When I was a kid, my brother and I had a long-standing tradition around Christmas time. As soon as our parents would leave us at home alone for any reason, we would look at each other and shout, “Let’s find the Christmas presents!”
I can’t remember how old we were when our parents started leaving us home alone. We had two older sisters who would watch us, and we lived in a small town where we didn’t even lock our front door when we would leave the house. So, I know we stayed home alone at a much earlier age than I would ever consider for my kids.
I also remember that at age 10, I started babysitting for another family. Like most people, the neighbors probably confused my name with that of my older sister, Amy, and were actually hoping the 16-year-old would show up to babysit. Whatever, the case, I collected my 10-year-old self and figured out how to change diapers, make dinner and stay up until midnight, watching the backyard neighbors.
Most years, my brother and I had figured out what was inside all of our Christmas presents, and we had mastered the art of acting surprised as we opened each gift.
For many years, all I wanted for Christmas was a Little People set. I had the house, the school, the garage, the hospital, the Sesame Street house and several others. I’m sure I was a much older age than kids are today when I continued drifting off into my imaginary world to play with my Little People. (I think we called them Fisher Price People, back then.)
When I was in third grade, I distinctly remember begging my mom for a new electronic wonder called, “Blip.”
“Please, Mom. If I get nothing else for Christmas, please just get me Blip.” I spent hours back in those days scanning the landfill nightmare known as the JCPenney Big Book, circling every toy and game that looked even slightly entertaining. But the most awe-inspiring one that year was this electronic game that involved a single blip of light that bounced from one side of the screen to the other. Players tried to hit the bouncing circle and keep an opponent from scoring, much like air hockey.
In sixth grade, all of the kids in our family jointly received Atari. Boy, that was a relief not to be the only kid at school who did NOT get Atari. We used our joysticks to master PacMan, Pong, Tank and a racing game.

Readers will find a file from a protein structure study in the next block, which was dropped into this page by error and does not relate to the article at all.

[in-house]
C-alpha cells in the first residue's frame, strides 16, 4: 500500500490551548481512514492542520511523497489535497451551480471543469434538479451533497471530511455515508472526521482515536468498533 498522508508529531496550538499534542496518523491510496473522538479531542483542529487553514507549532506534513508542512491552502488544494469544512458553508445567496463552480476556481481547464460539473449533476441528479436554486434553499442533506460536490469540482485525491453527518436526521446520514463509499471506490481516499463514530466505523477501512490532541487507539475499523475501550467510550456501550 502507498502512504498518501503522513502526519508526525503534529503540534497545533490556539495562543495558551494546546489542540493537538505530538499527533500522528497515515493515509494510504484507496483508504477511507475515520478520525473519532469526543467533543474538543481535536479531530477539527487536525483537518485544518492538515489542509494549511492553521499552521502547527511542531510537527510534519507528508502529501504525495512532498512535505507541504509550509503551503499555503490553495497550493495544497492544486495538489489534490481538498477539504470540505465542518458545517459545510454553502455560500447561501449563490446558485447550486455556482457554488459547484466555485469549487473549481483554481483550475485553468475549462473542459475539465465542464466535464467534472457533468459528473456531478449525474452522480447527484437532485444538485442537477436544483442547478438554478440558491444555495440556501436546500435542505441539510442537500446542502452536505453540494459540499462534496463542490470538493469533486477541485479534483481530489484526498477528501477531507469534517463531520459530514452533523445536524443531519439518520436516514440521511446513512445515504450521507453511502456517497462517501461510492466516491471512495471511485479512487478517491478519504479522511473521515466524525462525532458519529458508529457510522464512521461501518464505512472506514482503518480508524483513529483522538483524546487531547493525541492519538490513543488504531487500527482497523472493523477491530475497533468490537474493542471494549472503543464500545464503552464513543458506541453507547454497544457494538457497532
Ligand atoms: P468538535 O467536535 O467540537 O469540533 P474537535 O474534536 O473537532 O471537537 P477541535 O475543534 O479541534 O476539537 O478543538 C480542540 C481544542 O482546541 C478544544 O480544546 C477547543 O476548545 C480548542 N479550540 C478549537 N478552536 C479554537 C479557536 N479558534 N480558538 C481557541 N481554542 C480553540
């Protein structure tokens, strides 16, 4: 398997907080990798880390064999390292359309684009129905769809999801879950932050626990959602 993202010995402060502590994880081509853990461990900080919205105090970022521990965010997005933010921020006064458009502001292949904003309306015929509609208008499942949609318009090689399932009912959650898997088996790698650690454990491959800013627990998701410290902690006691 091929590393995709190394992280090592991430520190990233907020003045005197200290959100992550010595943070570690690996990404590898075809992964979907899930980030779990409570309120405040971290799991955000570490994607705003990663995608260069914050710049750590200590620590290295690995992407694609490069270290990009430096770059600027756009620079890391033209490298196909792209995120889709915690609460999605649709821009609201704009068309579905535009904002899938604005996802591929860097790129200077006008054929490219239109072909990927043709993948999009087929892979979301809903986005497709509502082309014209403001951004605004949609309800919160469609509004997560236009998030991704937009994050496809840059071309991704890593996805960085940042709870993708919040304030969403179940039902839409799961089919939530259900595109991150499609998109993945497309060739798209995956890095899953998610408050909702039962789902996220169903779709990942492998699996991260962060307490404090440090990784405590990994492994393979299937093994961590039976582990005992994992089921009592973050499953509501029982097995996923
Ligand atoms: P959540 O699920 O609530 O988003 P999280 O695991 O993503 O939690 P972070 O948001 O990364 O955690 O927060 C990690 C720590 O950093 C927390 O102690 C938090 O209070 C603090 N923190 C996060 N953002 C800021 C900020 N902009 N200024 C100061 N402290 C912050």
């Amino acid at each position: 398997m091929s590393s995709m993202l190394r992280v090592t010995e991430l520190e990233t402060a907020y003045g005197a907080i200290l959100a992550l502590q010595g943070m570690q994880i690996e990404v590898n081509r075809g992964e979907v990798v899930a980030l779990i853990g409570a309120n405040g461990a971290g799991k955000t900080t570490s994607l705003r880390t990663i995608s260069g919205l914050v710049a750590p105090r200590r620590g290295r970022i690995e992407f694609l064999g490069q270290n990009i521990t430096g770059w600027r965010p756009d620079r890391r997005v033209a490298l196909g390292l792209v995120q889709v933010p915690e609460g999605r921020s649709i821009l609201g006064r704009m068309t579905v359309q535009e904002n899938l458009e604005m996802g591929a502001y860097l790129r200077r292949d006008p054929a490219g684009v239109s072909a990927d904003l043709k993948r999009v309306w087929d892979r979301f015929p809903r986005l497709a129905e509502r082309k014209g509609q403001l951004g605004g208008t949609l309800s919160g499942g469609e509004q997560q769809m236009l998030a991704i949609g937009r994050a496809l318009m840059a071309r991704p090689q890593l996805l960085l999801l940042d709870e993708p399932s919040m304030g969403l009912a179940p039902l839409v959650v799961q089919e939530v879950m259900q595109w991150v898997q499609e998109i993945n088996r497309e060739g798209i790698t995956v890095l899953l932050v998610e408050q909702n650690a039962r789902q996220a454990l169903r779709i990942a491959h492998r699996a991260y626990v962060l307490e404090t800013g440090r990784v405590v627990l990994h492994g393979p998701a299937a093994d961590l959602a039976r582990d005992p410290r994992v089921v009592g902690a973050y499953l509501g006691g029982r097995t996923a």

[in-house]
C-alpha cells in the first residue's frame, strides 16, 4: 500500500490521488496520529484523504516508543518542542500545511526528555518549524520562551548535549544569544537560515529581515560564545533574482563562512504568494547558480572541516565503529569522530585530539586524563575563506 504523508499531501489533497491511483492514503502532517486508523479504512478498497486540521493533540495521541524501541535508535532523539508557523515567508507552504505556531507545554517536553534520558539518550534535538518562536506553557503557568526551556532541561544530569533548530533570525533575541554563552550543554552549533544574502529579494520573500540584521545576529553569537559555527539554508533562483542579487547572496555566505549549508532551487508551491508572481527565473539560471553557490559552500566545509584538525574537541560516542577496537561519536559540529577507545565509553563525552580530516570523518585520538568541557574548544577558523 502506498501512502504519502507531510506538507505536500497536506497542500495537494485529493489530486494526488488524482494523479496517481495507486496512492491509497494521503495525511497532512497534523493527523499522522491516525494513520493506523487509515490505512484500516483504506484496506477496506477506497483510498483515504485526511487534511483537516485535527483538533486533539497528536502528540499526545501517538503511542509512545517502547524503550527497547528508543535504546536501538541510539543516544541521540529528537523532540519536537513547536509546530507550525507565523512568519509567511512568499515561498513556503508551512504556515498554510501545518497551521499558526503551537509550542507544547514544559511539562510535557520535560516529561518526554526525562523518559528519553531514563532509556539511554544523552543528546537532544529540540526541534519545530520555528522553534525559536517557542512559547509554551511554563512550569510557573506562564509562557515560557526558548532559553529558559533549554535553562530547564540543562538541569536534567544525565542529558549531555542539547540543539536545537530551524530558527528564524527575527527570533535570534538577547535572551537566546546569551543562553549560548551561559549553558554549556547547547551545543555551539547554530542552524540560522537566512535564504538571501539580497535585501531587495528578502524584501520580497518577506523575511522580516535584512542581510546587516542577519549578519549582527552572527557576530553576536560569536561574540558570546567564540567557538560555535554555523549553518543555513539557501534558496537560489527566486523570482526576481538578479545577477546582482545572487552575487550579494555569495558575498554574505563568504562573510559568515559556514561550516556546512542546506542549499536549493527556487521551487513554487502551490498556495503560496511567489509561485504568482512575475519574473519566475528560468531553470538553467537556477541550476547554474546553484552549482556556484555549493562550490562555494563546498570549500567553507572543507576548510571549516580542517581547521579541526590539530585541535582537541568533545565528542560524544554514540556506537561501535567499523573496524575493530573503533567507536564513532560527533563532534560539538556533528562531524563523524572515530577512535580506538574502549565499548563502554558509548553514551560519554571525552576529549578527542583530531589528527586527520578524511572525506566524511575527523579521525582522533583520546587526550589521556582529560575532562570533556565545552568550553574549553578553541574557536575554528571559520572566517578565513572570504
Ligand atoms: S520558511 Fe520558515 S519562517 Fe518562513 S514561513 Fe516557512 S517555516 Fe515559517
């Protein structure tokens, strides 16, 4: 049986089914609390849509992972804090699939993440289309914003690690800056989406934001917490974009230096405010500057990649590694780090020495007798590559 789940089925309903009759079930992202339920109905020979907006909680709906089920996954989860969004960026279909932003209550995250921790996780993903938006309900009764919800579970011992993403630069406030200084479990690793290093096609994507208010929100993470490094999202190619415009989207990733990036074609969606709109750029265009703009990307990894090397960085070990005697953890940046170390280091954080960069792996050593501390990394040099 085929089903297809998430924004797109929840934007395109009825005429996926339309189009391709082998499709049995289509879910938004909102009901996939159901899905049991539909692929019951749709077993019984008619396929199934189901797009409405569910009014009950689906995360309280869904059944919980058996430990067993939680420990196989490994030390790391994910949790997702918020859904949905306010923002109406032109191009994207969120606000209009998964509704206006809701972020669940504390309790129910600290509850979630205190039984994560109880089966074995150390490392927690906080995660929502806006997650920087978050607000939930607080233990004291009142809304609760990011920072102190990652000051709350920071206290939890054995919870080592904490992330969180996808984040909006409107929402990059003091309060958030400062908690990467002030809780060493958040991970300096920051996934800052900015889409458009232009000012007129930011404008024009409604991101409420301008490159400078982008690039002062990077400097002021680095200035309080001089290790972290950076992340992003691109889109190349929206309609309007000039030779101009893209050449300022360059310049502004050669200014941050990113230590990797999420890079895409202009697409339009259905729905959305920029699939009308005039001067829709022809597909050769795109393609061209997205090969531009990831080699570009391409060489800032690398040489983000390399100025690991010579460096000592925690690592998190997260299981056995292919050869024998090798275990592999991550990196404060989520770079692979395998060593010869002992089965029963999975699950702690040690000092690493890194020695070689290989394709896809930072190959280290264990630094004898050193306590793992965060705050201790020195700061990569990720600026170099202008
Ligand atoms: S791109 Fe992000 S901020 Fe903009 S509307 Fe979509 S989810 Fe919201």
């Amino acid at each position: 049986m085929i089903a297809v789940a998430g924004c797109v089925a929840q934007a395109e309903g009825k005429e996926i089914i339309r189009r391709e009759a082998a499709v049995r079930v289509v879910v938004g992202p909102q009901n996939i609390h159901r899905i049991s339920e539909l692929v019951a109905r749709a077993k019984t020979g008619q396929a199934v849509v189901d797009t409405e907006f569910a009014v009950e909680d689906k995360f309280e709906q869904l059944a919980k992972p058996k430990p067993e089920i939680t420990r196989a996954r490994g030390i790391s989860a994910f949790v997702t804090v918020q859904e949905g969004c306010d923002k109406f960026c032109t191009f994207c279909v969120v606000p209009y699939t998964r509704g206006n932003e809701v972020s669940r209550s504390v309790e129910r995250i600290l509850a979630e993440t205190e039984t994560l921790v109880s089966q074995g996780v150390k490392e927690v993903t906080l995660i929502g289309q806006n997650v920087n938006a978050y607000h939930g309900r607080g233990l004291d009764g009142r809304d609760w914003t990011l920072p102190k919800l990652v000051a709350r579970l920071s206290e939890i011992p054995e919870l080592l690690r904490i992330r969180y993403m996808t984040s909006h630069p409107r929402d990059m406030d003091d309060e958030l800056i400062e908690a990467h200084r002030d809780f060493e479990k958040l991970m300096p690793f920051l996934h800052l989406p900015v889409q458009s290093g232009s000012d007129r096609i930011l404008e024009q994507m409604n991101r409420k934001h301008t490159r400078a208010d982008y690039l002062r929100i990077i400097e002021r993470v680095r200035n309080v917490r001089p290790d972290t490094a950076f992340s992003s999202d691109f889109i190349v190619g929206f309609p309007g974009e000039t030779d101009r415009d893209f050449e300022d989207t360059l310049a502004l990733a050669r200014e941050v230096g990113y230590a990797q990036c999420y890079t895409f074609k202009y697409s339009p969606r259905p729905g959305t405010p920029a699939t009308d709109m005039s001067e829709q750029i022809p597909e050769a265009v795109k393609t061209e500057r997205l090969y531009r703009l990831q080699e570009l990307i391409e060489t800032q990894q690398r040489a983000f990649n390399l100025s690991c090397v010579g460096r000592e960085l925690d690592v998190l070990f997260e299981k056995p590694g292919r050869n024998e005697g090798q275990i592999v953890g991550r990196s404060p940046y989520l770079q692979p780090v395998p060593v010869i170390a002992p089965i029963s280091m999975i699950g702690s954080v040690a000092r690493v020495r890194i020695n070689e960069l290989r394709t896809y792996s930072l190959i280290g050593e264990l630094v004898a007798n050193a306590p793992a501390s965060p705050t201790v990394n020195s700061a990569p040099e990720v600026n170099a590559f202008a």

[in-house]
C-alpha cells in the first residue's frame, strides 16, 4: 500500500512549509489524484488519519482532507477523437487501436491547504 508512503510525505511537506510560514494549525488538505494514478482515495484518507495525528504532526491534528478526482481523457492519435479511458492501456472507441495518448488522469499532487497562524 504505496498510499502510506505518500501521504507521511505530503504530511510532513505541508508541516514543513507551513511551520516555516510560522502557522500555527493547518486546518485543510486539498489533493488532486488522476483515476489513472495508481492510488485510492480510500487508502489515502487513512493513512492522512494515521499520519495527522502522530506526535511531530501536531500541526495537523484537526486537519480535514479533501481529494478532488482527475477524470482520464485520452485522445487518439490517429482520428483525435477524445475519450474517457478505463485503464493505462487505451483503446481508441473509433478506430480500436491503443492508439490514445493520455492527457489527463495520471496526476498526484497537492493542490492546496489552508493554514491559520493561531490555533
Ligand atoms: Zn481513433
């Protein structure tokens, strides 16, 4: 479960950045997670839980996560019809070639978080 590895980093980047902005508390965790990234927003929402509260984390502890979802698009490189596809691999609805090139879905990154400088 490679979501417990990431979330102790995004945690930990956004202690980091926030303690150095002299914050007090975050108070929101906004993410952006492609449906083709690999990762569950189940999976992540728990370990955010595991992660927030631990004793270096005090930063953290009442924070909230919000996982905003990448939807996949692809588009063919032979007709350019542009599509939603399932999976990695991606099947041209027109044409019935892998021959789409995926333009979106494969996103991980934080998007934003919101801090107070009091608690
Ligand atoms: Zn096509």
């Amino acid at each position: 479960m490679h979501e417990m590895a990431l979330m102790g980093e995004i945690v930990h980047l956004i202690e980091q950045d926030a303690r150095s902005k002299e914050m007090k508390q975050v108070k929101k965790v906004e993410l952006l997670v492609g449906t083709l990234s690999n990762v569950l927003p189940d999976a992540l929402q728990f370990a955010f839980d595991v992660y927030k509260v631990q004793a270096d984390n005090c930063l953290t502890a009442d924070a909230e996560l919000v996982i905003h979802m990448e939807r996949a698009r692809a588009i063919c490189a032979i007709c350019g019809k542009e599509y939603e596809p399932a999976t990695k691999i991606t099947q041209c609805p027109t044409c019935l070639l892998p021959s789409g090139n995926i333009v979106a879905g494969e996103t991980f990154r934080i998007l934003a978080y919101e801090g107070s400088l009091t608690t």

In eighth grade, my parents gave both me and my brother boom boxes. This gift required some extra snooping. When they were gone one day, we actually unwrapped our boom boxes and rewrapped them to find out what was inside.
Somehow, my kids have not inherited my obsession for finding Christmas presents long before Christmas Day. I supposed when we wrap a snowboard without putting it in a box first, it doesn’t require a whole lot of investigative skills to uncover what it might be. The football and Lego sets were pretty obvious, too. Or maybe they also inherited my ability to act really surprised.
But I have found, after all of these years, that the best gifts are the ones I didn’t see coming. The best gifts are the ones that weren’t on my list. They are the ones someone else picked out for me. They are the ones I never would have even asked for. They are the ones someone else knew I needed or would love and they took the time to track them down and find them.
They are often the simple things, as well. Even in the mix of the Wii games, Barbie and Lego, my kids were still fascinated yesterday with teaching a Slinky to walk down the stairs and figuring out how to solve a Rubik’s cube. We also spent a few hours solving mysteries last night with our new game of “Clue.”
My husband did surprise me with the BEST. GIFT. EVER. in purely materialistic terms. (I will have to write about that one in a separate post.)
But this will also be a Christmas I will remember for the joy of giving. I was blessed because of a couple of totally strange and unplanned circumstances to give a few gifts to people outside of our family. Both instances were outside my control, and I guess you could have described them as life giving me lemons. But because of what happened, I was able to give someone else lemonade. (I so wish I could tell all of the details here, but I just can’t.)
Anyway, God blessed me by allowing me to give those gifts to someone else. The beautiful thing was how much the people receiving them appreciated those gifts.
My heart was filled with joy this year at watching my kids open their gifts, even though they probably weren’t as spectacular as some of the Christmases in the past. And I was overwhelmed with the thoughtfulness of my husband and his surprise gifts. I definitely scored on the receiving end this year, but my happiness at his gift also filled him with joy. So, I realized that although it’s better to give then to receive, it’s also nice to be a good recipient.
What about you? What is your most memorable Christmas gift? Was it something you gave or something you were given?


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